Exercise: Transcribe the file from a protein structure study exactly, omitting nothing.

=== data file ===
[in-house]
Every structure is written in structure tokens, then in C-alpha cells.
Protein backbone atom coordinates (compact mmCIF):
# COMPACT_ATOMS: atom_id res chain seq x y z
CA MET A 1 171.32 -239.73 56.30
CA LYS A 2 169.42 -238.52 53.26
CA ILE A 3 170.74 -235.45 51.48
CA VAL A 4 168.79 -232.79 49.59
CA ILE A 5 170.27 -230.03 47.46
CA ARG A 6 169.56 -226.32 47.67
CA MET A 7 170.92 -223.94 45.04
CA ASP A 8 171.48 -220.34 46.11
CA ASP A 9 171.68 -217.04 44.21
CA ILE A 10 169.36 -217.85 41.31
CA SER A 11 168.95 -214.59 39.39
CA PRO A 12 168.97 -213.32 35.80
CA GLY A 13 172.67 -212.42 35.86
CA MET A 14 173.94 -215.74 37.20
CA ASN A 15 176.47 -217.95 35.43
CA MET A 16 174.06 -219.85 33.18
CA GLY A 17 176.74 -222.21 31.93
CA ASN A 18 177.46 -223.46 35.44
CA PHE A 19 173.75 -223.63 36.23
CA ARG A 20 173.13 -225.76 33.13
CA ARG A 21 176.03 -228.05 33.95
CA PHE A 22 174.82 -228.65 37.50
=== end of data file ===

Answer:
[in-house]
Every structure is written in structure tokens, then in C-alpha cells.
Protein backbone atom coordinates (compact mmCIF):
# COMPACT_ATOMS: atom_id res chain seq x y z
CA MET A 1 171.32 -239.73 56.30
CA LYS A 2 169.42 -238.52 53.26
CA ILE A 3 170.74 -235.45 51.48
CA VAL A 4 168.79 -232.79 49.59
CA ILE A 5 170.27 -230.03 47.46
CA ARG A 6 169.56 -226.32 47.67
CA MET A 7 170.92 -223.94 45.04
CA ASP A 8 171.48 -220.34 46.11
CA ASP A 9 171.68 -217.04 44.21
CA ILE A 10 169.36 -217.85 41.31
CA SER A 11 168.95 -214.59 39.39
CA PRO A 12 168.97 -213.32 35.80
CA GLY A 13 172.67 -212.42 35.86
CA MET A 14 173.94 -215.74 37.20
CA ASN A 15 176.47 -217.95 35.43
CA MET A 16 174.06 -219.85 33.18
CA GLY A 17 176.74 -222.21 31.93
CA ASN A 18 177.46 -223.46 35.44
CA PHE A 19 173.75 -223.63 36.23
CA ARG A 20 173.13 -225.76 33.13
CA ARG A 21 176.03 -228.05 33.95
CA PHE A 22 174.82 -228.65 37.50